No matter what sort of transportation we use, from the bicycle to spaceship, it is the product of an obscure group of engineers. This Christmas season electronics " embedded systems " flew off the shelves. How many teenagers ever stop to think about the design efforts poured into that iPod or Wii?

With the start of 2010 we enter another decade (at least numerically speaking) which will see the birth of all kinds of new and cool products, each the result of engineers quietly going about their work. By and large the public doesn't really understand what engineering is all about; too many conflate it with science.

My hat is off to you, dear readers, the creators of a wonderful world of opportunities for so many, and the inventors of tomorrow.

Jack G. Ganssle is a lecturer and consultant on embedded development issues. He conducts seminars on embedded systems and helps companies with their embedded challenges. Contact him at His website is

Dargah-e-Hakimi, Burhanpur - A Management Marvel

Financial Daily from THE HINDU group of publications
Monday, Apr 28, 2003

A management marvel
Rasheeda Bhagat
No formal training in management or the hospitality industry, and yet Dargah-e-Hakimi is run with an efficiency that is mind-boggling.

The three mausoleums at the dargah
Maano tau bhagwan, na maano tau paththar"(for a believer it's God, for a non-believer it's just a piece of stone), Jaya Bhaduri tells Amitabh Bachchan in the Bollywood blockbuster Abhiman . A simple expression of faith that has stuck in one's memory. Visiting Dargah-e-Hakimi in Burhanpur in Madhya Pradesh, about 65 km from Bhusawar in Maharashtra, and listening to the innumerable legends associated with the Dawoodi bohra saint Saiyedi Abdul Kader Hakimuddin (1665-1730), brings back those words. Burhanpur, which is situated on the banks of the river Tapti, is a crowded, dirty city, which has allowed its monuments of historic importance to decay and crumble. Mumtaz Mahal lived and died here and Shah Jahan had originally planned to erect the Taj Mahal in Burhanpur. But the logistical difficulty in transporting huge quantities of marble to this town clinched the deal for Agra. The few monuments it does have in terms of Mumtaz Mahal's palace and her bathing chambers are in such a dilapidated state that it makes you wonder what right we have to protest against the war on Iraq having destroyed so many historic memories of Iraq. But move away three km from the centre of the town with open drains, swarming flies and filthy, pot-holed roads, to the little village of Lodhi and through the outer gates of the Dargah-e-Hakimi, and you feel you've been transported to another world. Spread over an area of 125 acre, the Dargah complex looks more like a five-star resort than a place of religious significance. The only difference is that you get to enjoy the lush green lawns, the well laid out gardens (maintained by a contractor at a monthly fee of Rs 90,000), immaculate service and delicious, mouth watering food, for a pittance, compared to five star rates. When we visited Dargah-e-Hakimi in the second week of April, the place was attracting about 1,000 pilgrims a day. The moment you land and complete the registration formalities at the plush, air-conditioned, computerised office, your entire group is invited for all the three meals for all the days of your stay. Oh yes, it's an invitation and you don't need to pay a dime for the food. How the 1,000-odd people are served piping hot, delicious, non-vegetarian food, complete with dessert, tender mutton and basmati rice, with a fruit thrown in sometimes, is mind-boggling. As the Bohra pilgrims come from all over India and overseas, and no prior bookings can be made here, it would require an F&B manager of exceptional skills to cater for an indefinite number of people. When you pose this question either to the man-in-charge of the kitchen, the people who serve you food with a smile or the accounts manager in the office, the reply is a smile with a finger pointed in the direction of the dargah. "Only he knows how everything works to everyone's satisfaction here," is the stock reply you get. "He", the 17th-century saint was known for his piety, humility and extreme eruditeness. A Hafiz-e-Koran (he could recite the entire Koran from memory), his recitation of the Koran could mesmerise any living being. Legend has it that one day while travelling through a forest, he was reciting the Koran when a tiger walked by. The animal sat before the scholar, and quietly walked away once the recitation was over. When Syedi Hakimudin died in 1730, his enemies exhumed his body on some pretext after 22 days, but found to their shock a fresh and fragrant body. Over the years, people's faith grew in Syedi Hakimuddin's miraculous powers. The word hakim denotes a healer and thousands of Bohras flock to his shrine, taking a mannat (wow) for shifa (cure) from disease and seeking restoration of the health of both the body and the soul. As in Ajmer, it is said that whoever comes here with a prayer on her/his lips, does not go away disappointed. Those who have their prayers answered, their sick loved ones cured, their sinking businesses nursed back to health, and their other problems solved, come back with a generous offering. Mind you, even if you land at the dargah at midnight or 2 a.m. and find the office closed, whoever is available to greet you will first of all invite you for a meal! You are asked to leave your luggage outside the office and it is later delivered to your room, which may cost you from Rs 200 (for four adults) to Rs 1,000 (for an air-conditioned room), and no tips please, you're told. One of our lunches — for 1,000 odd people — was taken care of by a group of five friends from Kolkata. At other meals, somebody donates the ice cream, somebody else takes care of the lamb chops, and the story goes on. Once again, legends abound on how thousands of people are fed at this dargah. Kutub Khan, the accounts manager at the dargah, says that on most of the days the food is just "sufficient to provide a wholesome meal to all the guests." But on days there is excess food, it is given away to its 250-odd employees. But he does recall the day, a couple of years ago, when all of a sudden five packed buses came in from a nearby town. "The man-in-charge of serving was worried that he might fall short of rice. But as he kept serving, his ladle never hit the bottom of the huge vessel!" He added, "You see how hot it is here already. The peak of summer is a month away, but despite the heat, nothing ever gets spoilt here; the milk never curdles, nor the meat gets spoilt." On a busy day, about 125 kg of rice, 80 kg of atta and five to six lambs go into the preparation of a meal. The complex has an automated laundry, where you are charged Rs 2.50 a piece for getting your clothes washed and ironed. And clothes rarely get mixed up or lost. The original simple brick-and-mortar resting place of this saint has been converted into a grand marble mausoleum, with lovely, ornate etchings. Etched on the inner walls are several verses from the Koran, some in letters of gold. Several thousand square feet of the courtyard surrounding this as well as two other smaller mausoleums, are covered with marble flooring. Hundreds of visitors converge on this space after dinner each evening, as the moon comes up, sitting on the cool marble floor, with hope in their hearts and prayers on their lips. Till the dargah is declared closed around 10 p.m. and you have to withdraw to your room. Immediately outside the mausoleum is a little pool of water with a fountain. This is said to contain healing and soothing properties and every visitor carries it home in a little plastic bottle. What is heartening is that a separate time is ear-marked for allowing non-Bohras (Muslims, Hindus and Christians) to offer prayers at this dargah. As the noon sun was at its strongest, one found Naresh and Manohar, college students from a nearby town, their heads covered with their handkerchiefs, braving the burning marble flooring to steal a few moments of prayer. They had come for a friend's wedding "and didn't want to miss the opportunity to have darshan of such a great peer (saint)."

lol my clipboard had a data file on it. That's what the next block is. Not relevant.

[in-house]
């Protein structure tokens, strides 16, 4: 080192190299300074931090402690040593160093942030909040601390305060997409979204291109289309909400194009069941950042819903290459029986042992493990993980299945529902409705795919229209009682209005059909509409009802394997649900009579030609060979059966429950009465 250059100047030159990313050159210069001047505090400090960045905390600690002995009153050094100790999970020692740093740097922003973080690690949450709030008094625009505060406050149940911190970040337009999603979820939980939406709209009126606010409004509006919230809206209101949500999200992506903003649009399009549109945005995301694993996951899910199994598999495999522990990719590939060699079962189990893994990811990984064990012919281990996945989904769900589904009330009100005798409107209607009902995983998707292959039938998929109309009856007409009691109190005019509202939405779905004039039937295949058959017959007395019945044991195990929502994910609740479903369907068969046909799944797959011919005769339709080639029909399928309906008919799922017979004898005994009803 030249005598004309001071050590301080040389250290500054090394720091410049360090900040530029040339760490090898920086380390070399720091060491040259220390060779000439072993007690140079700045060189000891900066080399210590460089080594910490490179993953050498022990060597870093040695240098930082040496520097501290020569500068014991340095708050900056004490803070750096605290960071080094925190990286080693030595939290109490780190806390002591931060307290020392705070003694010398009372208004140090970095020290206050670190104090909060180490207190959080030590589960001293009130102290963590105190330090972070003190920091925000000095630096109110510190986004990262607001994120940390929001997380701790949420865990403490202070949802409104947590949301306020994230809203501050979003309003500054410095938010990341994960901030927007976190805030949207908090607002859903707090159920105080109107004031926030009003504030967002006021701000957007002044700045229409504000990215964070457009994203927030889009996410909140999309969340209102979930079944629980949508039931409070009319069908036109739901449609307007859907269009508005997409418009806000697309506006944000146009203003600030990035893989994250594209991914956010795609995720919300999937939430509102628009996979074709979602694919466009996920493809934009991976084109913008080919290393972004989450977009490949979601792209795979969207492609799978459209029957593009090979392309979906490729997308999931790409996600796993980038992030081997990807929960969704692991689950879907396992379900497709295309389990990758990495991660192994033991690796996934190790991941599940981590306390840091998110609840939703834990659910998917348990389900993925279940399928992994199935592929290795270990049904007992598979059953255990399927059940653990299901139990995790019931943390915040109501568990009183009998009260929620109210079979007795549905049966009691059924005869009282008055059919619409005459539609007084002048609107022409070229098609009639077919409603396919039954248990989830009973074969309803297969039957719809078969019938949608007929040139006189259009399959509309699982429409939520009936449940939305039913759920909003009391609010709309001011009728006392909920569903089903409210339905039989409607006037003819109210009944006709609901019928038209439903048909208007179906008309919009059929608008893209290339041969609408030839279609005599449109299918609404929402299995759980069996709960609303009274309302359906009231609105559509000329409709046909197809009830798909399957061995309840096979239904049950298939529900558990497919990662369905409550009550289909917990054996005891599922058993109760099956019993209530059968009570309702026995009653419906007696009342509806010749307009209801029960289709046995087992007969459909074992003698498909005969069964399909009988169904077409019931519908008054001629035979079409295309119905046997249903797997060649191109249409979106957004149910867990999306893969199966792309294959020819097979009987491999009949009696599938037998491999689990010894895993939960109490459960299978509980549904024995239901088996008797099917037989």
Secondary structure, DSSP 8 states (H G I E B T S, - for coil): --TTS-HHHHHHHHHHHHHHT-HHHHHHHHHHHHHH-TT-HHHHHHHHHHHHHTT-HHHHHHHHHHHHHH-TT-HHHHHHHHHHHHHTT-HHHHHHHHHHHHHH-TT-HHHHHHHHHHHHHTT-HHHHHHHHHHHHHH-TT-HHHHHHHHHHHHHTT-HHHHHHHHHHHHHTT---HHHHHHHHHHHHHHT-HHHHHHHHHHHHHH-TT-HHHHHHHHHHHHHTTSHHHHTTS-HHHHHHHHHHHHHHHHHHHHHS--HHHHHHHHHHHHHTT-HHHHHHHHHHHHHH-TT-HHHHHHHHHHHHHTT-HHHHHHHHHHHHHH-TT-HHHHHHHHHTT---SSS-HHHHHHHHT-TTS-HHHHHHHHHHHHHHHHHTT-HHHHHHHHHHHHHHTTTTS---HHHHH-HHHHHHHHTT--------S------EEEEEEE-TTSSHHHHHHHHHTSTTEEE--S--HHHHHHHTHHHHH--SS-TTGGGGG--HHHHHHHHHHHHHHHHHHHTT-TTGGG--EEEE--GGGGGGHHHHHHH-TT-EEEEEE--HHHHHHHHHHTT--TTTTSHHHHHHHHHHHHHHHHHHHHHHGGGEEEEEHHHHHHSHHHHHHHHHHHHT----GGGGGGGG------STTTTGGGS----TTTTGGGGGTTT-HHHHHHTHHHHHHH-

The plush living quarters
So what did they pray for? "To get a first class in B.A.," is the spontaneous chorus! All the rooms in this complex have attached bath are neatly furnished and kept clean. Those who cannot afford to pay for individual rooms are accommodated in a huge dormitory, but when it comes to meal-time, no distinction is made between the different classes. One can stay at this complex up to a period of 21 days at a time, enjoying all the facilities on offer. But conditions do apply. For one, you have to strictly follow the dress code; women have to wear a two-piece burqa, which, mercifully, does not cover the face and men have to wear white kurta-pyjama and the typical Bohra cap. Also, before every meal, you have to attend the 30-minute majlis (recitation of religious verses). But with the verses being recited by a group of professionals, it is a pleasure to attend these sessions. So will the truckers' strike affect the procurement of grains for the guests? Mulla Shabbir, in charge of kitchen, laughs. "We have enough grains to feed guests for the next six months." While wheat is procured locally, Basmati rice is acquired from Delhi though truck loads and dhals from Mumbai and Gujarat." One cannot resist the temptation of asking one of the managers about yet another legend, that truck-loads of grains come with both the `sender' and `receiver' being `Hakimuddin.' He smiles, "They call this a miracle. But we know that several people who want to donate anonymously, resort to this way of providing food for the pilgrims." As simple as that. But what is not so simple, or easy to understand, is that the key people who run this place have no formal training in either management or running a hospitality venture. Once again, the answer to your puzzled question comes in the form of the finger pointed towards the mausoleum, "He has taught us everything." Pictures by Pervez Bhagat